It depends on the process implied by "I'll have a number". What you'll have will at first be just $4$ balls, drawn in a particular order. You can then form a representation of a number using them, and then you can consider the number represented by that representation. You could concatenate the digits on the balls and then discard the result if it begins with $0$ because that's not a well-formed representation of a number. Or you could associate a string of digits beginning with $0$ with a number in the only natural way, by taking the $0$ to signify $0$ thousands, even though one wouldn't usually write it that way. In the first case, you could get $9\cdot9\cdot8\cdot7$ numbers; in the second case you could get $10\cdot9\cdot8\cdot7$ numbers. This is not a question of combinatorics; it's just that "I'll have a number" is not a very precise description.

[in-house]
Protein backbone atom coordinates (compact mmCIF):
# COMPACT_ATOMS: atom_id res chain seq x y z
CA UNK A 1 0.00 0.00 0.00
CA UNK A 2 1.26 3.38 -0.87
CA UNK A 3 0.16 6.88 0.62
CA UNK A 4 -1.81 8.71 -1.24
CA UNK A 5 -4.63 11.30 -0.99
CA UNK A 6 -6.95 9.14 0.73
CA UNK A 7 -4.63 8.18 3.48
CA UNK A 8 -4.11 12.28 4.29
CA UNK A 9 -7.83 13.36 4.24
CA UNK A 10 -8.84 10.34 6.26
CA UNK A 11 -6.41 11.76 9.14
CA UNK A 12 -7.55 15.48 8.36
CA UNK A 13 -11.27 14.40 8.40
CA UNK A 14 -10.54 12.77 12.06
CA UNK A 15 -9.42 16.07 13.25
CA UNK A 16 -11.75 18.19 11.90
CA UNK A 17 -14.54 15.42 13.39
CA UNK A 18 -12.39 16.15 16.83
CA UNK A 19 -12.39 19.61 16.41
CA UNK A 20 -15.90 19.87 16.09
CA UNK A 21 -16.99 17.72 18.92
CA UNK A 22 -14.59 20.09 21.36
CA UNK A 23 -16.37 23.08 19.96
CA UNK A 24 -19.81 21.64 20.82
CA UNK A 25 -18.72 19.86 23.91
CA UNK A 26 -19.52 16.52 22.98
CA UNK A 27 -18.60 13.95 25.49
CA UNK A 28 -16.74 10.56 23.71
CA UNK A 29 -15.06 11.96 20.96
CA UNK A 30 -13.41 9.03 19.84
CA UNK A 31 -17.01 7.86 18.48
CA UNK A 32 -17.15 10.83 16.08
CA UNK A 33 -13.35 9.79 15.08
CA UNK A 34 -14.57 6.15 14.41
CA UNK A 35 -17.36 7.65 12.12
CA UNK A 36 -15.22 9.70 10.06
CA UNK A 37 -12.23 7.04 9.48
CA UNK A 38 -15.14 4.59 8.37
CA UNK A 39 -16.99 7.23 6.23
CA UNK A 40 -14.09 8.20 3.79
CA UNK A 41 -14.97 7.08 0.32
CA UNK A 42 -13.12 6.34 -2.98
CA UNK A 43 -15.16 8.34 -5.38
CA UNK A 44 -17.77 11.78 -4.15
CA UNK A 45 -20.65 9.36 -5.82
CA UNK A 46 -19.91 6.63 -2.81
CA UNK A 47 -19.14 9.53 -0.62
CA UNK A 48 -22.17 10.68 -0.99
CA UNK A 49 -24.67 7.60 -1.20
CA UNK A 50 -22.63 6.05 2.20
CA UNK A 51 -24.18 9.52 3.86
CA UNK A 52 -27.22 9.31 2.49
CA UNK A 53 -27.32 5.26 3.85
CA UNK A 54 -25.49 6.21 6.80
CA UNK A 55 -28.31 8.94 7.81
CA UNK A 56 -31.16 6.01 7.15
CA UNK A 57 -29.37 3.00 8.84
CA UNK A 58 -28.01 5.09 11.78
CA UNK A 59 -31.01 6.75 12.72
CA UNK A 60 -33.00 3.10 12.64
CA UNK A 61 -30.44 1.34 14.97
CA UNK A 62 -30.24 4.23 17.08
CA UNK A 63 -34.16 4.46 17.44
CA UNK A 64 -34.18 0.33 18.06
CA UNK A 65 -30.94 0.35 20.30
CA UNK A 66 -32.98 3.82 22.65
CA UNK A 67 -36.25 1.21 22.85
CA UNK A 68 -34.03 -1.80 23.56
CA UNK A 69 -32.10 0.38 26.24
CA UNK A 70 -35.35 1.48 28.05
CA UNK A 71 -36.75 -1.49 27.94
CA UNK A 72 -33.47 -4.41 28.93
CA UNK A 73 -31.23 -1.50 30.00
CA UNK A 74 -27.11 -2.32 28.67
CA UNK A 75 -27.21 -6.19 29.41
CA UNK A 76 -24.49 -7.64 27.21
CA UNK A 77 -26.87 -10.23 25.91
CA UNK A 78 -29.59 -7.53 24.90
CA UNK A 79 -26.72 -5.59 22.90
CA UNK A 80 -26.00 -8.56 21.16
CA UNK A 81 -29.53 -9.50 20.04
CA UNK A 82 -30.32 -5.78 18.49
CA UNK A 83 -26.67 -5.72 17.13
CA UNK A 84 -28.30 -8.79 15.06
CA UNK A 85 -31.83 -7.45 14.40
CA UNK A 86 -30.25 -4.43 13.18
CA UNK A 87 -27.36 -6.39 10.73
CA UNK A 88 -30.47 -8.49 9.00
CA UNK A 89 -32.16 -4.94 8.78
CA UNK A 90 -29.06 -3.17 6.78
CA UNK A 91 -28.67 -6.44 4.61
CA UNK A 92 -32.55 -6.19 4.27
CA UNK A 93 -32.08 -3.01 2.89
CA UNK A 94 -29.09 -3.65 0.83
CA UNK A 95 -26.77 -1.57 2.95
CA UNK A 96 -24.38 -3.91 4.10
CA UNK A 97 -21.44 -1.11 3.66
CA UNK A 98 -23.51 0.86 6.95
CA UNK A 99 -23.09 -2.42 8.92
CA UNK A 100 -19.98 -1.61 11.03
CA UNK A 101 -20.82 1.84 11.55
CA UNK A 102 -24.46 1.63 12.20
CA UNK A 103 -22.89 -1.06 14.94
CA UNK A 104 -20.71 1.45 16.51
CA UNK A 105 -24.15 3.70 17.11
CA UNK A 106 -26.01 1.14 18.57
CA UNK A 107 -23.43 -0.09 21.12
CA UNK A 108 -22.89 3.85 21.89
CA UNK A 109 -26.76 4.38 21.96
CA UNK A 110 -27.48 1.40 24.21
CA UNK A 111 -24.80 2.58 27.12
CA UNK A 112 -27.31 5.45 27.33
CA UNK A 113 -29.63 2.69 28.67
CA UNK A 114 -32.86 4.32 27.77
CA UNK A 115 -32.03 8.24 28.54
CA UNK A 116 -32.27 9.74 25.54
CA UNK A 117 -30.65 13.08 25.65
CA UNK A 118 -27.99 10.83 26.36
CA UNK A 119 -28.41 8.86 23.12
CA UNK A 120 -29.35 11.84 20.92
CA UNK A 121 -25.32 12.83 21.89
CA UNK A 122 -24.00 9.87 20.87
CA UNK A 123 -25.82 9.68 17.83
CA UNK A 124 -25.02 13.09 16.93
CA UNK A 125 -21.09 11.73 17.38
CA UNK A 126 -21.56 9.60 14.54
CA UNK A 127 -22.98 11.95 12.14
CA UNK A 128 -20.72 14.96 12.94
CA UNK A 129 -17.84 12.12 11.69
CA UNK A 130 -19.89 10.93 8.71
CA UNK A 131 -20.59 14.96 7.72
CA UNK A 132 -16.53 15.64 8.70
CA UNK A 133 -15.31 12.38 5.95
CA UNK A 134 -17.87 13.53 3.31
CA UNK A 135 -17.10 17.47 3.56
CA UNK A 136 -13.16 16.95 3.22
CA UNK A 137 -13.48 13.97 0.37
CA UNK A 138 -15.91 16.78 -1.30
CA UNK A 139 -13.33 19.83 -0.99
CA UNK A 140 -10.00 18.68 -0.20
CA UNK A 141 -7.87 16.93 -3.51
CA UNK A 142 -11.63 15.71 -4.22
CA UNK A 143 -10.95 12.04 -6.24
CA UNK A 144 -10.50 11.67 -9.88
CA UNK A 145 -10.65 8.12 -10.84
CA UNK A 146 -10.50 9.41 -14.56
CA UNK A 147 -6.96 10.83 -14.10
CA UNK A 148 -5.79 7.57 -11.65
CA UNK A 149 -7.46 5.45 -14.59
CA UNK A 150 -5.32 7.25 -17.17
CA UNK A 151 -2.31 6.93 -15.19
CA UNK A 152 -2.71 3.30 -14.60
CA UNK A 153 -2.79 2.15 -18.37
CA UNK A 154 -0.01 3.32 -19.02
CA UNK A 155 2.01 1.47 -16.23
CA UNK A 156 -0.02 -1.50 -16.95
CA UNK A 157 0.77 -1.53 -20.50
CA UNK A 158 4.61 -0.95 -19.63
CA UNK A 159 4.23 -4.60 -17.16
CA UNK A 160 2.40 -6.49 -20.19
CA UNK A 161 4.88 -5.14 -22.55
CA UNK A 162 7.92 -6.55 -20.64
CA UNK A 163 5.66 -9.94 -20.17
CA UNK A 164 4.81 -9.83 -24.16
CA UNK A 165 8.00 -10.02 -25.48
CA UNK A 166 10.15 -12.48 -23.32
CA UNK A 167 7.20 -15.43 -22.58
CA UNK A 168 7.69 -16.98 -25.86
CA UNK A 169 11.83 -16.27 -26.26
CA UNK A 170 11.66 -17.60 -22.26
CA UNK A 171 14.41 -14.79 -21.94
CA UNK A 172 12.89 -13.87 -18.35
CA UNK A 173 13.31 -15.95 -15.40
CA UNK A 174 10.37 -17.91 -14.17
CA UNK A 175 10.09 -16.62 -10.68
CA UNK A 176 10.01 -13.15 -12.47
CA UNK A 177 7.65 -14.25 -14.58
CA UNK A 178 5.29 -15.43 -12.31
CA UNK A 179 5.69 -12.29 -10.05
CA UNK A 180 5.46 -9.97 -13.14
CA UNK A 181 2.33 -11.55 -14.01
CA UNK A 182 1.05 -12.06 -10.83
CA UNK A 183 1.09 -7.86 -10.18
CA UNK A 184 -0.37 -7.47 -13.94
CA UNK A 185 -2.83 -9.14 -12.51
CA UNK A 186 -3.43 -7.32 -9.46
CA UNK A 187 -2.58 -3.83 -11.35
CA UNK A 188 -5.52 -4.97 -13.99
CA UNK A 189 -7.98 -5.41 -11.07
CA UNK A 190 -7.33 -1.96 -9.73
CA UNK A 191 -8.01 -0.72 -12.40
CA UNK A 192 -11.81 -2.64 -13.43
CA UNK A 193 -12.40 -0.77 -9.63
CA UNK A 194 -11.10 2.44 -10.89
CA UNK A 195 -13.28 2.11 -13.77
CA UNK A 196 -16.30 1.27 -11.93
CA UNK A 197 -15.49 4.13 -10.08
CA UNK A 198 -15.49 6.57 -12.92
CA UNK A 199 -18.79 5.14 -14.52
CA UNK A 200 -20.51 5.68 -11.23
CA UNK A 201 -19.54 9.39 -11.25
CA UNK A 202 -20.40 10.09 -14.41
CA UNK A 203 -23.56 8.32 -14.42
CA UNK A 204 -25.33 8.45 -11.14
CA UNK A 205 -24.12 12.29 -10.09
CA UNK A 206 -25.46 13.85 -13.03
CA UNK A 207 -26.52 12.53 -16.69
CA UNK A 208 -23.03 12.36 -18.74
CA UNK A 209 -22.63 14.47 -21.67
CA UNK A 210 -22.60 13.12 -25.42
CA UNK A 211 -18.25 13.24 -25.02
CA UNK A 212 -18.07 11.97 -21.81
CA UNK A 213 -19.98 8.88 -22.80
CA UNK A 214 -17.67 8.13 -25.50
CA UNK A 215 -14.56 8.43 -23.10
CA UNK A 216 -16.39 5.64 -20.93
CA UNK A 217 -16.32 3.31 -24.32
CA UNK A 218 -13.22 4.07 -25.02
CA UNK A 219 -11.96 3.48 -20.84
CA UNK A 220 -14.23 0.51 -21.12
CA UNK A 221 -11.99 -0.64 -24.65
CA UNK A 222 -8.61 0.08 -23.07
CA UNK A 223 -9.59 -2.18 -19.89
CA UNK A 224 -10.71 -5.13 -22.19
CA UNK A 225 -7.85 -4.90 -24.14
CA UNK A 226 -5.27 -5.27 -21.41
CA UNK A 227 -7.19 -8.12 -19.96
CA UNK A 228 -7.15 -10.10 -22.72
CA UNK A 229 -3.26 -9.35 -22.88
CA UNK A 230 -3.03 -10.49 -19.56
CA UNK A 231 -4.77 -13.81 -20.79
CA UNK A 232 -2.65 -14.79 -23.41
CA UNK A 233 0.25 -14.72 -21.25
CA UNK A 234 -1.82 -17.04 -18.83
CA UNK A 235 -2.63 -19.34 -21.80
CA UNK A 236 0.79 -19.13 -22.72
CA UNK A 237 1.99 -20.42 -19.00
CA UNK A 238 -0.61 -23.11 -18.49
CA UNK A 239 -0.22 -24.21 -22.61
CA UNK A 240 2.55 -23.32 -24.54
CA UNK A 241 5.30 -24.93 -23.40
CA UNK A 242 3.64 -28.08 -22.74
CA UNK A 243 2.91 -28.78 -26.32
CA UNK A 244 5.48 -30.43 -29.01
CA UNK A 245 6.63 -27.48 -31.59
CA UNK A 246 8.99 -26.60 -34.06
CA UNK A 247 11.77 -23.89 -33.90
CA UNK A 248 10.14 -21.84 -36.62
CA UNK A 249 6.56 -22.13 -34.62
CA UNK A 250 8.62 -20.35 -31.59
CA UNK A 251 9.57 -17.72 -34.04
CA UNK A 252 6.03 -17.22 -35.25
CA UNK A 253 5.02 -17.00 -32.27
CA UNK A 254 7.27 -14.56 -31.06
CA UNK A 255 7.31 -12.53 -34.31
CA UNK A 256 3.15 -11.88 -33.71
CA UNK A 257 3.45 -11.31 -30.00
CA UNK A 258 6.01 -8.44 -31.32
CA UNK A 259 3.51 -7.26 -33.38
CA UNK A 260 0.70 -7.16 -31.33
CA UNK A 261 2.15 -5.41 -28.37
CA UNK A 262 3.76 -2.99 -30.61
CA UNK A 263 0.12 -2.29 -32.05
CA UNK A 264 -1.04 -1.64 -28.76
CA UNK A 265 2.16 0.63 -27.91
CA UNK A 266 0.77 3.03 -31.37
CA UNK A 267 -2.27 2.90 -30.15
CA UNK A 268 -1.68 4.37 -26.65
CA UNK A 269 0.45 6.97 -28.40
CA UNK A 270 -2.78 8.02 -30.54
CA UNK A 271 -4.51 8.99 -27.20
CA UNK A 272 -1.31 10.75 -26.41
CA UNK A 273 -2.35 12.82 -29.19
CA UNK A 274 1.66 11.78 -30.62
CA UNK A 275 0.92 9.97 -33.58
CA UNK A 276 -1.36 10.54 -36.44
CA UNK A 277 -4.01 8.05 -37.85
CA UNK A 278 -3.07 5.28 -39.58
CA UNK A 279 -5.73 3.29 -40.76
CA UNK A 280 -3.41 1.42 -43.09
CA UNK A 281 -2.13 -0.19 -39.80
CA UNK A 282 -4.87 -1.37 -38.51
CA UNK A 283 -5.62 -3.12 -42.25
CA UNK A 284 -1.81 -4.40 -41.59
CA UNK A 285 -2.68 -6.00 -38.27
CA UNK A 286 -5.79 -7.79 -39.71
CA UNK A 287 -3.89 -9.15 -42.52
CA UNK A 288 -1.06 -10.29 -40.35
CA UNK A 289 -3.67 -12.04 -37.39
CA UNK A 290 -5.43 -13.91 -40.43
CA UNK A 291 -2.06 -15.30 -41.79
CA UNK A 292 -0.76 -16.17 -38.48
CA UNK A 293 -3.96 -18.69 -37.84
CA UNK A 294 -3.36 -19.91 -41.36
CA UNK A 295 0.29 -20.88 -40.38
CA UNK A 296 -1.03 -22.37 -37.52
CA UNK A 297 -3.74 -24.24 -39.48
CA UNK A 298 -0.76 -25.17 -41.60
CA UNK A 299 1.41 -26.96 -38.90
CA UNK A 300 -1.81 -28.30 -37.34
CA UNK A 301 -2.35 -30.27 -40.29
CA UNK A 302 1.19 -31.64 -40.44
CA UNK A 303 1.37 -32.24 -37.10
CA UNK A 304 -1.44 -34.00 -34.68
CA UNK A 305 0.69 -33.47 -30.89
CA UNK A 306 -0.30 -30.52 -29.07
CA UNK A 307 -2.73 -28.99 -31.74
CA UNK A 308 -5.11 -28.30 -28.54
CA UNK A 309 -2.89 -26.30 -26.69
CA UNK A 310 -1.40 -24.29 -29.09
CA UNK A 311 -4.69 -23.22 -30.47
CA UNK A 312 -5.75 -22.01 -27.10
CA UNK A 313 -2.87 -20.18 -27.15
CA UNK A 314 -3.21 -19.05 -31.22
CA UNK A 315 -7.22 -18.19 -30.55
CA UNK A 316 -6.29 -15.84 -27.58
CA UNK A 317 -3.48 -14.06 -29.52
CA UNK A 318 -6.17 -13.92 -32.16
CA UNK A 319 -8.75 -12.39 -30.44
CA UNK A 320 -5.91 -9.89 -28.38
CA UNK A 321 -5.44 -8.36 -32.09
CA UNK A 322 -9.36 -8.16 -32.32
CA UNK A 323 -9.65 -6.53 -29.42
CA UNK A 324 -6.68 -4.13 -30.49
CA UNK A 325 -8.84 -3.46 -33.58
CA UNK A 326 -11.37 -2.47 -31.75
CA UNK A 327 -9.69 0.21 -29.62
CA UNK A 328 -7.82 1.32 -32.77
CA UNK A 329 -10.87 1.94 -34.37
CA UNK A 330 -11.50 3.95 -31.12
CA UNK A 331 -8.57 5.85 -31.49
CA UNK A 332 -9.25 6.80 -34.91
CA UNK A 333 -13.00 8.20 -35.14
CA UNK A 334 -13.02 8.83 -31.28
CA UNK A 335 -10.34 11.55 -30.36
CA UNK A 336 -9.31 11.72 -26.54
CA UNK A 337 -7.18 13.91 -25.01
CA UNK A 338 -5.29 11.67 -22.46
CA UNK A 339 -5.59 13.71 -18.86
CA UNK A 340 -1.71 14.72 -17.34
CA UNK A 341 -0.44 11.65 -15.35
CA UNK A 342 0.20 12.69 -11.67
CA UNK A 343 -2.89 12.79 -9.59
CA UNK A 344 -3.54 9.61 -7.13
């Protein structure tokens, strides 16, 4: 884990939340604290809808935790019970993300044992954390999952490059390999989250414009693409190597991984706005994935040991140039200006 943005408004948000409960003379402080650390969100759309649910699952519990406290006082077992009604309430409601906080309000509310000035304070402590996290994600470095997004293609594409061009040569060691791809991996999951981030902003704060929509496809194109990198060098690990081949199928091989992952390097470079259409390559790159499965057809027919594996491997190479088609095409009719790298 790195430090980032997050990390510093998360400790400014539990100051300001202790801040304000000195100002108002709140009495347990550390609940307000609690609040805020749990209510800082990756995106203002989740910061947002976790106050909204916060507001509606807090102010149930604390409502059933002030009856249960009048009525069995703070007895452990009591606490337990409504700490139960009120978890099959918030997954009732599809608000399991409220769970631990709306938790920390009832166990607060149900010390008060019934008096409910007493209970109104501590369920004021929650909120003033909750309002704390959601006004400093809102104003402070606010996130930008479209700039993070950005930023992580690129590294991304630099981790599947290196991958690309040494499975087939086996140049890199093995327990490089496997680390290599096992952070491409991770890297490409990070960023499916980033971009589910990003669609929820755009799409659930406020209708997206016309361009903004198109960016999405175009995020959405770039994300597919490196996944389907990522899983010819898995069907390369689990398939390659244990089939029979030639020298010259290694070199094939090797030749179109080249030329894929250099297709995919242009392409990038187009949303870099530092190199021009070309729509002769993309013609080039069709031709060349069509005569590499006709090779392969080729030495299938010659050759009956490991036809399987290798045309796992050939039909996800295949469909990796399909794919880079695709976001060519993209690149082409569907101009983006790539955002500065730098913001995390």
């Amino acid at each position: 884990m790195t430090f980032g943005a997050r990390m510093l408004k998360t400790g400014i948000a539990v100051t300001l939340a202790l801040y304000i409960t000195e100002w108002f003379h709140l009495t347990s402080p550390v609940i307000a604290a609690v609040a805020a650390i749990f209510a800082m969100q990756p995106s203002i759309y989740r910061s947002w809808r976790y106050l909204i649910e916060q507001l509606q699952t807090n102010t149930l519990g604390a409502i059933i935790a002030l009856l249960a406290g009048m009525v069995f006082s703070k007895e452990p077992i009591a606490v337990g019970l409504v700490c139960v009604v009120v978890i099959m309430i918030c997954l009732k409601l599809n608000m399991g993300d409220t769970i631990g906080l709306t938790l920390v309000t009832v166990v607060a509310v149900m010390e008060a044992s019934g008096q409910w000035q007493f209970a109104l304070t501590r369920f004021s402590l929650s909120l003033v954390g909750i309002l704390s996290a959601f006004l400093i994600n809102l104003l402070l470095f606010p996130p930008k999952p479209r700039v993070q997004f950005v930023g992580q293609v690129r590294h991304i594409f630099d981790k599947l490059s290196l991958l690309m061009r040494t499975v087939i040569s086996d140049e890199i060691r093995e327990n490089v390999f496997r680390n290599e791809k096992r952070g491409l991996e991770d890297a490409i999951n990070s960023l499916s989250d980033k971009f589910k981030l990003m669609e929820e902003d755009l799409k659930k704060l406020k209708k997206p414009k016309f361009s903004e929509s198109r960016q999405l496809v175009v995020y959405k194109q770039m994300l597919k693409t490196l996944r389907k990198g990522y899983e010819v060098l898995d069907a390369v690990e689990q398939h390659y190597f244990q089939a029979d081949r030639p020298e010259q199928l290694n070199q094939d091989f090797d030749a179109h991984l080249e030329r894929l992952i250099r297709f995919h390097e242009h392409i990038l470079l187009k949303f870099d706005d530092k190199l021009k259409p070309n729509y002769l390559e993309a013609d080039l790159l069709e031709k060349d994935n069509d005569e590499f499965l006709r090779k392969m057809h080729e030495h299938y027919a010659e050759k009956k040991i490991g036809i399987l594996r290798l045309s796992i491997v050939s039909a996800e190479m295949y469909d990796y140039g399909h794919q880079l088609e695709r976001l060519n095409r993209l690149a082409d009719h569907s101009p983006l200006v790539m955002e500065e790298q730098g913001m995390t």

I wouldn't be surprised if the actual formulation in the book is more precise. Generally speaking, if you ask questions about something in a book you don't understand or think might be wrong, it's a good idea to quote the book verbatim, since the problem may already be in your (re)interpretation of the question.